Study recommends changes to city’s pay schedule

Published 5:34 pm Sunday, April 9, 2017

During its meeting Monday night, Washington’s City Council is scheduled to receive finding and recommendations included in a pay study it commissioned nearly a year ago.

David Hill, with Piedmont Triad Regional Council, will present those findings and recommendations, according to a memorandum from Stacey Christini, the city’s human-resources director, to the mayor and council members. PTRC also was tasked with making recommendations concerning a market analysis and an internal equity review.

The recommended classification and pay study will empower the city in its efforts to recruit, retain and motivate a workforce with pay at fair, equitable and competitive rates while ensuring internal equity with other city positions, according to the memorandum. As part of the study process, PTRC involved city employees by asking them to complete a job-analysis questionnaire. The responses were verified by department supervisors and/or department heads.

According to the council’s tentative agenda for tonight’s meeting, the council will be asked to formally adopt the following PTRC recommendations:

• adopt the recommended pay plan, which would cost $62,600, according to the study;

• adopt the compensation component (which addresses salary compression) proposal No. 2. That proposal recognizes the employees’ time in their position classifications. Implementing that proposal would cost $172,200, according to the study;

• adopt that the human resources function be defined as a department that reports directly to the city manager instead of the city’s administrative services/chief financial officer.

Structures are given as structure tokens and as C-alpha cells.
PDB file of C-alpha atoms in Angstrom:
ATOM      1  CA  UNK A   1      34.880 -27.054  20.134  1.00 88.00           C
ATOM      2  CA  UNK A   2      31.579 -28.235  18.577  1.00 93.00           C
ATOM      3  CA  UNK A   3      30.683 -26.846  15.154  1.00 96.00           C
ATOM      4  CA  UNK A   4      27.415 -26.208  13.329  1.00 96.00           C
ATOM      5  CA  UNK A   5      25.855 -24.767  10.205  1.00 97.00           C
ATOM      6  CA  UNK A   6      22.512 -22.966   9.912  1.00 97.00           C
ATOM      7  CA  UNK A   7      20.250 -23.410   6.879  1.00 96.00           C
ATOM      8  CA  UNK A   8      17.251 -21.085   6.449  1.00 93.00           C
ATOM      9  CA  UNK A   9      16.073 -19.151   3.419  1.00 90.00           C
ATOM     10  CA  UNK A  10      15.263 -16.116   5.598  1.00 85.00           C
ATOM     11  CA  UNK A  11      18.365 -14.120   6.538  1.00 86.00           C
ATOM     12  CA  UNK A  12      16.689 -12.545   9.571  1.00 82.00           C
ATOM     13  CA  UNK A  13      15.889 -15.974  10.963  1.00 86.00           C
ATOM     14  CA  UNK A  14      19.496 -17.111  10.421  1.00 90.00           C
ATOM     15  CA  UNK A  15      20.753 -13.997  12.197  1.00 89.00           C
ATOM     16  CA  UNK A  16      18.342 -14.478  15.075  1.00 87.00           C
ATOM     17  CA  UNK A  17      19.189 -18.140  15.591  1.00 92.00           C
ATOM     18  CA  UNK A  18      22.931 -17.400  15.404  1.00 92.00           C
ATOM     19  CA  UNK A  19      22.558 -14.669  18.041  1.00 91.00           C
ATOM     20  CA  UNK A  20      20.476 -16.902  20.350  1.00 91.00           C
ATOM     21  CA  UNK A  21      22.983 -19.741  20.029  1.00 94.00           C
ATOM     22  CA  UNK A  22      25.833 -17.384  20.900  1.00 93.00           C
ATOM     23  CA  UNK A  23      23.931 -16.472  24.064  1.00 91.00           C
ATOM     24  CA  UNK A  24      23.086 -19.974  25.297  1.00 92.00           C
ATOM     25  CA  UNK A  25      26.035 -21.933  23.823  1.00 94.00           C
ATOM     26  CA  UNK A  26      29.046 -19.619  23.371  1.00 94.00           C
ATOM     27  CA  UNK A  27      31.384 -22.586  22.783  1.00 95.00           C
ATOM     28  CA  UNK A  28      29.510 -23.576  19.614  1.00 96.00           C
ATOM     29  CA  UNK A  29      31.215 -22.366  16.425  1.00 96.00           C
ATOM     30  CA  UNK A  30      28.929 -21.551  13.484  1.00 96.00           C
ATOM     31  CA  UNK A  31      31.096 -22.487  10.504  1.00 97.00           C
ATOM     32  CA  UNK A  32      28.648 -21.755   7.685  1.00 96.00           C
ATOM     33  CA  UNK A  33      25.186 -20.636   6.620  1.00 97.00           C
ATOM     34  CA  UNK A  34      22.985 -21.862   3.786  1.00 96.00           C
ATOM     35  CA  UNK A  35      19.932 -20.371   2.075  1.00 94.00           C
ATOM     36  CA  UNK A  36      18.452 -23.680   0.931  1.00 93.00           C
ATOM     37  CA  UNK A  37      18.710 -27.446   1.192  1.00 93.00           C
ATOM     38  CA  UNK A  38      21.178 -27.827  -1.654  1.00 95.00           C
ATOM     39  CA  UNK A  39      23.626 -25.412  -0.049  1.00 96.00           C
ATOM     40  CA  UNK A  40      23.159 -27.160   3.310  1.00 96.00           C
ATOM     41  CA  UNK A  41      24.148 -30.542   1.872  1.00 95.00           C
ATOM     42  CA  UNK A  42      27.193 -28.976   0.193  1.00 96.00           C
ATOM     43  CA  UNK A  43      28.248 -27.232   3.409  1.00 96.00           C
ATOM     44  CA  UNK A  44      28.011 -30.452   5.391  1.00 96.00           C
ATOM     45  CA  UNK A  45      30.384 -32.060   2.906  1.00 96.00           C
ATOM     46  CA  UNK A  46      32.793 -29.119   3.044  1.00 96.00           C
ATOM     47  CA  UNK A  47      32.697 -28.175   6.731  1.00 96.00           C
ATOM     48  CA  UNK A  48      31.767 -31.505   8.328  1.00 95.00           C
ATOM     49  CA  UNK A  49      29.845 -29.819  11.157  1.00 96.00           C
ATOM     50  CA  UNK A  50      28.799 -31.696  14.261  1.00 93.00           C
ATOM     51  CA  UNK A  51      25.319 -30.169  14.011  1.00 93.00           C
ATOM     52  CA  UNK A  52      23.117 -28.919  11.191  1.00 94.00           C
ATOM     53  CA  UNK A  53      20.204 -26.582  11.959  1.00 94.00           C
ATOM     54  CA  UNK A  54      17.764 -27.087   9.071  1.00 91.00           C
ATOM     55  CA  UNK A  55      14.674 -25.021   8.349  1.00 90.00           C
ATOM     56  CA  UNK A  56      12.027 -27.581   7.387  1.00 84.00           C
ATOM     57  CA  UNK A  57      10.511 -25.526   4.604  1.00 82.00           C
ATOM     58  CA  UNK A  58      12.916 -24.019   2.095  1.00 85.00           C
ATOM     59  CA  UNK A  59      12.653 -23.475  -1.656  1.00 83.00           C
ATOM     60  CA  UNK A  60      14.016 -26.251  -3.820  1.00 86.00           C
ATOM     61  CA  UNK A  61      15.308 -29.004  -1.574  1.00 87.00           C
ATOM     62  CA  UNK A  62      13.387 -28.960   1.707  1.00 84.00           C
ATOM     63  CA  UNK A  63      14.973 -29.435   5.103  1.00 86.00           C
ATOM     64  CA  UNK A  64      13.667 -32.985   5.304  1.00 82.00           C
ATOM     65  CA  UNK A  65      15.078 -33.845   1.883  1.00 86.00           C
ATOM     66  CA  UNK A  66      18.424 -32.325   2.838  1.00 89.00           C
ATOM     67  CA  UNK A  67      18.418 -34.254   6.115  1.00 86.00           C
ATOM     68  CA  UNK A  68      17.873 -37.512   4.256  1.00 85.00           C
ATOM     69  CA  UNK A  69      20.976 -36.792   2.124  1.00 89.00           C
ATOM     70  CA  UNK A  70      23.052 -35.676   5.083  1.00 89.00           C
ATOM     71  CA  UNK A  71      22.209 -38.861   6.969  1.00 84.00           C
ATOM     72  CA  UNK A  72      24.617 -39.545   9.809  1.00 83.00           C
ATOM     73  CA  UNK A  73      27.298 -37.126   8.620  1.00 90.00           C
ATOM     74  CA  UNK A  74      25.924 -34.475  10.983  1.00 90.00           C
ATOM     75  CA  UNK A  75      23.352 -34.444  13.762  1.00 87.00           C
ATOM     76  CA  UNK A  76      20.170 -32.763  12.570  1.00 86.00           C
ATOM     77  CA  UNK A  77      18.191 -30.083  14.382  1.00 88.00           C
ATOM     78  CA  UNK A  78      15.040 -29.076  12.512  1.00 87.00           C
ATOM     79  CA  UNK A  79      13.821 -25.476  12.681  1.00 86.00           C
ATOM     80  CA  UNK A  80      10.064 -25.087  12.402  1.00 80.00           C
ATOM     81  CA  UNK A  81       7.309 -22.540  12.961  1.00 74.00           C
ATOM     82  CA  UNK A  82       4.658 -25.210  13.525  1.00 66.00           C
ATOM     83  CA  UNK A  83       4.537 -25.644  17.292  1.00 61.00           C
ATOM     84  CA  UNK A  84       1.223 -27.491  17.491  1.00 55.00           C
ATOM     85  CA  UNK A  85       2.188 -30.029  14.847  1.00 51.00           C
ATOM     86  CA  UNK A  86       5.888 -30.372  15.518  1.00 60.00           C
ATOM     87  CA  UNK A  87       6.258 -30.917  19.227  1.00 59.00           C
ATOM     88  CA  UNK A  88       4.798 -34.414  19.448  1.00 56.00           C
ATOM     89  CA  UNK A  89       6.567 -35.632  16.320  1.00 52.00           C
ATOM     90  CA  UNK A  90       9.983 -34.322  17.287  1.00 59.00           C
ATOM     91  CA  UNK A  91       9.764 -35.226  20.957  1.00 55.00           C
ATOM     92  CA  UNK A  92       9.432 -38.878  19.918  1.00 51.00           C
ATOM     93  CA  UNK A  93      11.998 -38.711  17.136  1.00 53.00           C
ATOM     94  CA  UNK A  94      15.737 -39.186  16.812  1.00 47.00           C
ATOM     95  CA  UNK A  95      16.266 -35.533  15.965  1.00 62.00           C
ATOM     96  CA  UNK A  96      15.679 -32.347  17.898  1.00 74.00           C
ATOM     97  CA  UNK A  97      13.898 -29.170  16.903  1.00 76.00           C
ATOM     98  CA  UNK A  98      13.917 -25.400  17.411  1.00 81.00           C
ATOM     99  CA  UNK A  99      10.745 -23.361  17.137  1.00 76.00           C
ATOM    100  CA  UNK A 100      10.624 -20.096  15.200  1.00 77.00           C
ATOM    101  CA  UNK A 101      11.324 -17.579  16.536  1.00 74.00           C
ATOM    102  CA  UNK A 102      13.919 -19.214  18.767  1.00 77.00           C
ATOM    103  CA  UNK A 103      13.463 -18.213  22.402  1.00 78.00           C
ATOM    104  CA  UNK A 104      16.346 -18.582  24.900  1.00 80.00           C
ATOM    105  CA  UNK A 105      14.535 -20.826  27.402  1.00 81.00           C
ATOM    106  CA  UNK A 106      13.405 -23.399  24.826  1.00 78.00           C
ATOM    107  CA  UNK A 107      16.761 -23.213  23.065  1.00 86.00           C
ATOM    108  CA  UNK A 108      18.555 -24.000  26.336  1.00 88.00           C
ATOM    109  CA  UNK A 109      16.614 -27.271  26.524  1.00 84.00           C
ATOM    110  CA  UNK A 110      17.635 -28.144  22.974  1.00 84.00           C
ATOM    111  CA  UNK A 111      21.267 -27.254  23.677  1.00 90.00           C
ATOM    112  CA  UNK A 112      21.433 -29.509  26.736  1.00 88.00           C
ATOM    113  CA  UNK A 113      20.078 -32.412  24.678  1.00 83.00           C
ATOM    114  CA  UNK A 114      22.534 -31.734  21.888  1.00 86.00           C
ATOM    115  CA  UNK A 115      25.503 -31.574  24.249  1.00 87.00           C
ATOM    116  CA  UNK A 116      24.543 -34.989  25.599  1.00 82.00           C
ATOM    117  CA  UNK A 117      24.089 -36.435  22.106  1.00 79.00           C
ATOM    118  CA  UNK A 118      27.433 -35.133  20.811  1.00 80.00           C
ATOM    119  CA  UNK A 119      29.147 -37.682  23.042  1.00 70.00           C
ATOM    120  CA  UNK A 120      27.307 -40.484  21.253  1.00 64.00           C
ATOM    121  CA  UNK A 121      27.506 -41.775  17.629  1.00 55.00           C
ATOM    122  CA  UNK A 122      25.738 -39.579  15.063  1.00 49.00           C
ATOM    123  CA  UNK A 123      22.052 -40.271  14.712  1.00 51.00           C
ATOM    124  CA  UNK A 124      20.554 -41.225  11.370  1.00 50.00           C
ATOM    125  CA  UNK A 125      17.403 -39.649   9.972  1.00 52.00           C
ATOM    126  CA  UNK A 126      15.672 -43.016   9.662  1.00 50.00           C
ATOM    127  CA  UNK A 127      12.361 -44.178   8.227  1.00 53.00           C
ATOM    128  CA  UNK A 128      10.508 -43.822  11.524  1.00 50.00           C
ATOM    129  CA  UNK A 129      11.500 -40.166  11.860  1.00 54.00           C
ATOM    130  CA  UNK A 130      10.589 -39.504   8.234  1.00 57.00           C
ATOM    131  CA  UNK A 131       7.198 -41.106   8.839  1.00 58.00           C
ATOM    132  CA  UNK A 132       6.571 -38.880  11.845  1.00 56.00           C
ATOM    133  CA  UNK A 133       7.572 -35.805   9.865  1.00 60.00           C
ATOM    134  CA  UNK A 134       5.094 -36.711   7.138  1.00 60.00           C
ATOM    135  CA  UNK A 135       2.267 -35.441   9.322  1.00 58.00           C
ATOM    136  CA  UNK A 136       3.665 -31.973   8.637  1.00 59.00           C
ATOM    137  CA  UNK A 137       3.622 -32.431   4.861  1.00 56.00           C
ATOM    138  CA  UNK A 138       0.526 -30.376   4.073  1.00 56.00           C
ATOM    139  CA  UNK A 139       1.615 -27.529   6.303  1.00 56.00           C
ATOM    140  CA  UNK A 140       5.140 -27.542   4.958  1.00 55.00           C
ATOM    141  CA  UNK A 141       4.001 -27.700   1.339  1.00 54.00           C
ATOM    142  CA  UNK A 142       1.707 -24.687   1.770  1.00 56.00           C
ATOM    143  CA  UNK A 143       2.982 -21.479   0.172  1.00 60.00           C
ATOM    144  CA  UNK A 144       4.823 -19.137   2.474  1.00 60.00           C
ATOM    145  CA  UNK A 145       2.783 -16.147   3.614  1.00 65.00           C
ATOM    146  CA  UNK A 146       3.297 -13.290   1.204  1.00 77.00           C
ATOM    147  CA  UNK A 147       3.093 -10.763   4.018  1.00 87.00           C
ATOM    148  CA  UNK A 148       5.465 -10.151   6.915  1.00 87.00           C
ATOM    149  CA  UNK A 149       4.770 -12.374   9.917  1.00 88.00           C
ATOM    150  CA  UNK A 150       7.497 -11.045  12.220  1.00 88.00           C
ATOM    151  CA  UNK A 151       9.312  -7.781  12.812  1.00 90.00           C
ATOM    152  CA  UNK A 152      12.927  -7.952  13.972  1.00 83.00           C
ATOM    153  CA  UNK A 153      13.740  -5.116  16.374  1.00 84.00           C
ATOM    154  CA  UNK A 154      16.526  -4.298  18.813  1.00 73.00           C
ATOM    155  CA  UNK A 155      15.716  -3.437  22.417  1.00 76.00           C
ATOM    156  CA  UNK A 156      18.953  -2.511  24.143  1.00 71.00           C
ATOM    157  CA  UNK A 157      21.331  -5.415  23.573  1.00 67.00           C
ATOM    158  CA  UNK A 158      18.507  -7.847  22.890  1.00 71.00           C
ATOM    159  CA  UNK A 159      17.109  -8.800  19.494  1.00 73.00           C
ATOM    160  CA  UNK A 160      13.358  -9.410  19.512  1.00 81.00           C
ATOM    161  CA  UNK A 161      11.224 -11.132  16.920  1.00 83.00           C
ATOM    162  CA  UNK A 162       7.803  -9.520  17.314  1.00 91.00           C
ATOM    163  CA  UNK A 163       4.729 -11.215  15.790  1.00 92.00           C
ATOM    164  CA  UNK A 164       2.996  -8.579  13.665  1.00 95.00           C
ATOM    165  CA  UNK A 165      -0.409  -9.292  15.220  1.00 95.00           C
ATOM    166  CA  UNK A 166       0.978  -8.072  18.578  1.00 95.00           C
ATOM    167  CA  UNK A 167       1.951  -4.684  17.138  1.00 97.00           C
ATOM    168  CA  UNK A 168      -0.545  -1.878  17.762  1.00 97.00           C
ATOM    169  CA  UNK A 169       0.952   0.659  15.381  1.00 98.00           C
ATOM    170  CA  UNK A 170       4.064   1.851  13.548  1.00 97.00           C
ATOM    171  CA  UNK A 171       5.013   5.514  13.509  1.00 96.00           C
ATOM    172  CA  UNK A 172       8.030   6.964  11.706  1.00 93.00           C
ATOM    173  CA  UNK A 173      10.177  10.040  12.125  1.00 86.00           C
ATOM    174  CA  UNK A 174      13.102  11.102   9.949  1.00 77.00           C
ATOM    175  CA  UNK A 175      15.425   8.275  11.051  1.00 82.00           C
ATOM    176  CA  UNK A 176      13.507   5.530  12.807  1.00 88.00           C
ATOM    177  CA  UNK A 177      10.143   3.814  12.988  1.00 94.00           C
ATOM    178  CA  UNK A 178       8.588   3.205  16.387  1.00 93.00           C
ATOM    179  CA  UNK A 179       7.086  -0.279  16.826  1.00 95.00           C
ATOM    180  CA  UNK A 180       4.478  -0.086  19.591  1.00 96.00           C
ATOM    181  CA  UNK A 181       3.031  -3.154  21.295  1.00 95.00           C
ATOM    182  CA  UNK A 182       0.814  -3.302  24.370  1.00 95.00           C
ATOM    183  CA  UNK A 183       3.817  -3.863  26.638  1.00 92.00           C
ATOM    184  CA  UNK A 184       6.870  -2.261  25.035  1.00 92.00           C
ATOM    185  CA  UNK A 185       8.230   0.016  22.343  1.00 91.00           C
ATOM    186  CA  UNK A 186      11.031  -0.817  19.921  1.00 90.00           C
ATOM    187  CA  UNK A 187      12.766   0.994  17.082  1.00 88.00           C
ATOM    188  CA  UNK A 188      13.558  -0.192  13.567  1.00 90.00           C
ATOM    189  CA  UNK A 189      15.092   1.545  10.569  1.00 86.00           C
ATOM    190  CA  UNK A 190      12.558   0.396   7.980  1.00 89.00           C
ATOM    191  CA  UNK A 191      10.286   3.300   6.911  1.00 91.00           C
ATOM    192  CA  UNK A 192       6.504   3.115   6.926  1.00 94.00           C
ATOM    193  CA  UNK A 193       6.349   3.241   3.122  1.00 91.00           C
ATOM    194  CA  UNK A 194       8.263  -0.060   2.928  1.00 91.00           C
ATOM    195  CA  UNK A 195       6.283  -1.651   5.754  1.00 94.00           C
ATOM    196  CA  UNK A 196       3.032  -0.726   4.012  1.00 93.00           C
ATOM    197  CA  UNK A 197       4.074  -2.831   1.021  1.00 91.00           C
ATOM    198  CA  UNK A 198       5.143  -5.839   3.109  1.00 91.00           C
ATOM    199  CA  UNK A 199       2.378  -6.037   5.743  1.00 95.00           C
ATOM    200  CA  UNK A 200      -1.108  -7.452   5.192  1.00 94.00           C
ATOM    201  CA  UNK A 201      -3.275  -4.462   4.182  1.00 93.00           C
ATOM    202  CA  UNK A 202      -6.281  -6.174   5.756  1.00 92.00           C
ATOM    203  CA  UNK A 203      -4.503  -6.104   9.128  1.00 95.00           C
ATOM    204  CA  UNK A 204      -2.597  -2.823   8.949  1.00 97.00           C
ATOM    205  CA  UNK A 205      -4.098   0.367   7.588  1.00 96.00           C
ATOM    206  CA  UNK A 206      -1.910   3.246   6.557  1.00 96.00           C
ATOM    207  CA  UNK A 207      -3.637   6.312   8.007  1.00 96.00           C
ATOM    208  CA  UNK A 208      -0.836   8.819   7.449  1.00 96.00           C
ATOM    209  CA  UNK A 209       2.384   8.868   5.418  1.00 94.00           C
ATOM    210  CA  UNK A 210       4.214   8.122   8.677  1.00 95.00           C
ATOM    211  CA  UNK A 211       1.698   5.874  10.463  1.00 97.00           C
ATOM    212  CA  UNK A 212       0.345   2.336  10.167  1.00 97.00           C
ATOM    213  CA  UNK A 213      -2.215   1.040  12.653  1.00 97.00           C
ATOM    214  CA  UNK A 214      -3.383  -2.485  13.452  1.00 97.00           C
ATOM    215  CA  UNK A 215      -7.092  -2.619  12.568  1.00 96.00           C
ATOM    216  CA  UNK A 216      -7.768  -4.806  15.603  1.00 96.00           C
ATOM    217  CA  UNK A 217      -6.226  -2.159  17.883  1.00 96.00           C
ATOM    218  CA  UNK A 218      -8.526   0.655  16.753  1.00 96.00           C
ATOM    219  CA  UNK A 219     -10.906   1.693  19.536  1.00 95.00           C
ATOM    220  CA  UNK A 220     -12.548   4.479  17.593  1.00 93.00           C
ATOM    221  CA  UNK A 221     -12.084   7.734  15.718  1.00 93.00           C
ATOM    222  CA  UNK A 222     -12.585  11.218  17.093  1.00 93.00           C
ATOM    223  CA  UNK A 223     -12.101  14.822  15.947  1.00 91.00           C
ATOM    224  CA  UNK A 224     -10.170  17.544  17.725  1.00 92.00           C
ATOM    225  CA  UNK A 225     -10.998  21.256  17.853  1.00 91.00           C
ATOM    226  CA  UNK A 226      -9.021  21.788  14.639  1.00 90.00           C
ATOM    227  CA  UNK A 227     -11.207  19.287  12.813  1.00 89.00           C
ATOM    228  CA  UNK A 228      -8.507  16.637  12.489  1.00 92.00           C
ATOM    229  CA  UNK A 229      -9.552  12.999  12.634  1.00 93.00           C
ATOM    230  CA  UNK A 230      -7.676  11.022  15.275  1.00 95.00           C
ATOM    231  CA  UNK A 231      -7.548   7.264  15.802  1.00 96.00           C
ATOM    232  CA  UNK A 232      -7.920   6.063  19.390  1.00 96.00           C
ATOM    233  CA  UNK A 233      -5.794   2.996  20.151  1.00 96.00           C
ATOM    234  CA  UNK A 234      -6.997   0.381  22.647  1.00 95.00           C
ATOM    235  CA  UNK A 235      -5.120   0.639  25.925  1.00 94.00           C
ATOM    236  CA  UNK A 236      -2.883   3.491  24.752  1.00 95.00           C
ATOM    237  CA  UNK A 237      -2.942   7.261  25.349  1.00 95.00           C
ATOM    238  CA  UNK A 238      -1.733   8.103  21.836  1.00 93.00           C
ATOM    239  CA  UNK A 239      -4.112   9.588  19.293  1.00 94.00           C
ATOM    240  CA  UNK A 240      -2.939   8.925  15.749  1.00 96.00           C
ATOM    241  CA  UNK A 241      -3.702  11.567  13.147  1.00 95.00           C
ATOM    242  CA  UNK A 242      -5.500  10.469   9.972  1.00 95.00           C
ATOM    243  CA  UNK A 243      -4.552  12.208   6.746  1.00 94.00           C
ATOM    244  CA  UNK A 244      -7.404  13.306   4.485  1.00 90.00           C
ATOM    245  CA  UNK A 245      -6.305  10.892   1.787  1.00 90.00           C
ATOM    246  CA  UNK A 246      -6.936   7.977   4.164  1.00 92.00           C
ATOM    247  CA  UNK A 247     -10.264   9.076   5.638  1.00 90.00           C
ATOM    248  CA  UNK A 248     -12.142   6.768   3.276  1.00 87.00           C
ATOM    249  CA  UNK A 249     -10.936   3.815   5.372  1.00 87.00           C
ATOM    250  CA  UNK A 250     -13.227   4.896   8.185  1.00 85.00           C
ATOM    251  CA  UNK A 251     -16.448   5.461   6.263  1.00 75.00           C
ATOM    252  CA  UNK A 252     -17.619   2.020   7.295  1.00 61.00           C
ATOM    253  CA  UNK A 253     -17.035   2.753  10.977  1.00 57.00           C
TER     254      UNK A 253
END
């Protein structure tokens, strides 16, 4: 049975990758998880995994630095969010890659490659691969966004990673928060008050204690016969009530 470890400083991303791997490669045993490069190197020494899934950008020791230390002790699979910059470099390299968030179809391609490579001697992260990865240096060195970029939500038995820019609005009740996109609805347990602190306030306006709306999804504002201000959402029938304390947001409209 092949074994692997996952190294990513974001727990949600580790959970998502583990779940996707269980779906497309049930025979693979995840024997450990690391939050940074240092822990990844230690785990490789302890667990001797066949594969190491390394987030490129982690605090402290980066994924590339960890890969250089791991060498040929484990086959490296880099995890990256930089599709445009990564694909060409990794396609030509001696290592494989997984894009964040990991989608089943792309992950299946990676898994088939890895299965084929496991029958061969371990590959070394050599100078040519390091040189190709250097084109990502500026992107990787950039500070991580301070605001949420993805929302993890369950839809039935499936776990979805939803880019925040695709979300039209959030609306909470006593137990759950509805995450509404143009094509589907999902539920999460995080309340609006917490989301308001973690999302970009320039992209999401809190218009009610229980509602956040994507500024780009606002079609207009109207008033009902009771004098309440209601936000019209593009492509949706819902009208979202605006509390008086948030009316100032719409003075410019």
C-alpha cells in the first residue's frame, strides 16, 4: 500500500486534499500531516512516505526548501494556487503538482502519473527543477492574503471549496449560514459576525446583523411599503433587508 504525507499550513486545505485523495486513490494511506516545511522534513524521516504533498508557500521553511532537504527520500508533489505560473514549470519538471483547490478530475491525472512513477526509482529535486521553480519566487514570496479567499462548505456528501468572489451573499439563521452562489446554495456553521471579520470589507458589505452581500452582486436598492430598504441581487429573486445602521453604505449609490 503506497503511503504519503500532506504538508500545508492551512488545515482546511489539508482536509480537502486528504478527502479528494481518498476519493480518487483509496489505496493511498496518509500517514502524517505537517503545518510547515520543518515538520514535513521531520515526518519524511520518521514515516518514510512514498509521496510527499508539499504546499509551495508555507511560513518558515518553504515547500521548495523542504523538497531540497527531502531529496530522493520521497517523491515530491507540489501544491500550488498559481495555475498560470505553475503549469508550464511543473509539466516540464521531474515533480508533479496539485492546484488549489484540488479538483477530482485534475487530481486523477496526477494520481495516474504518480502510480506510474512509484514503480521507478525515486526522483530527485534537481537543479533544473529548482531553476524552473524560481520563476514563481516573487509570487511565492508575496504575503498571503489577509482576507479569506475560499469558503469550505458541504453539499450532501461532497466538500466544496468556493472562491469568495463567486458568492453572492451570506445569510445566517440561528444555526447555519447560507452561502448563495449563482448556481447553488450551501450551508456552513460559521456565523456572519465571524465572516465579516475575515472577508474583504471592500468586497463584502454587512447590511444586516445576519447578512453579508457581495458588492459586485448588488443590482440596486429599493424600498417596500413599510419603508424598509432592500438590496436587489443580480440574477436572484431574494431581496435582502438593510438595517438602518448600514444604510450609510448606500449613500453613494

“The analysis provides the data to ensure the City’s salary grade structure remains competitive with other employers in the relevant market area,” reads part of a letter from Hill to City Manager Bobby Roberson. “The recommendations are designed to ensure both salary grades and salary ranges are sufficient for the City to attract and retain well qualified employees as well as retain existing staff to meet varied service delivery requirements.”

The study compared Washington’s pay classifications and salaries to local governments such as Tarboro, Williamston, Clinton, Beaufort County, Martin County, New Bern, Greenville and others in the region.

The council is expected to consider the study’s recommendations as it works on the 2017-2018 fiscal year budget in coming weeks.

About Mike Voss

Mike Voss is the contributing editor at the Washington Daily News. He has a daughter and four grandchildren. Except for nearly six years he worked at the Free Lance-Star in Fredericksburg, Va., in the early to mid-1990s, he has been at the Daily News since April 1986.
Journalism awards:
• Pulitzer Prize for Meritorious Public Service, 1990.
• Society of Professional Journalists: Sigma Delta Chi Award, Bronze Medallion.
• Associated Press Managing Editors’ Public Service Award.
• Investigative Reporters & Editors’ Award.
• North Carolina Press Association, First Place, Public Service Award, 1989.
• North Carolina Press Association, Second Place, Investigative Reporting, 1990.
All those were for the articles he and Betty Gray wrote about the city’s contaminated water system in 1989-1990.
• North Carolina Press Association, First Place, Investigative Reporting, 1991.
• North Carolina Press Association, Third Place, General News Reporting, 2005.
• North Carolina Press Association, Second Place, Lighter Columns, 2006.
Recently learned he will receive another award.
• North Carolina Press Association, First Place, Lighter Columns, 2010.
4. Lectured at or served on seminar panels at journalism schools at UNC-Chapel Hill, University of Maryland, Columbia University, Mary Washington University and Francis Marion University.

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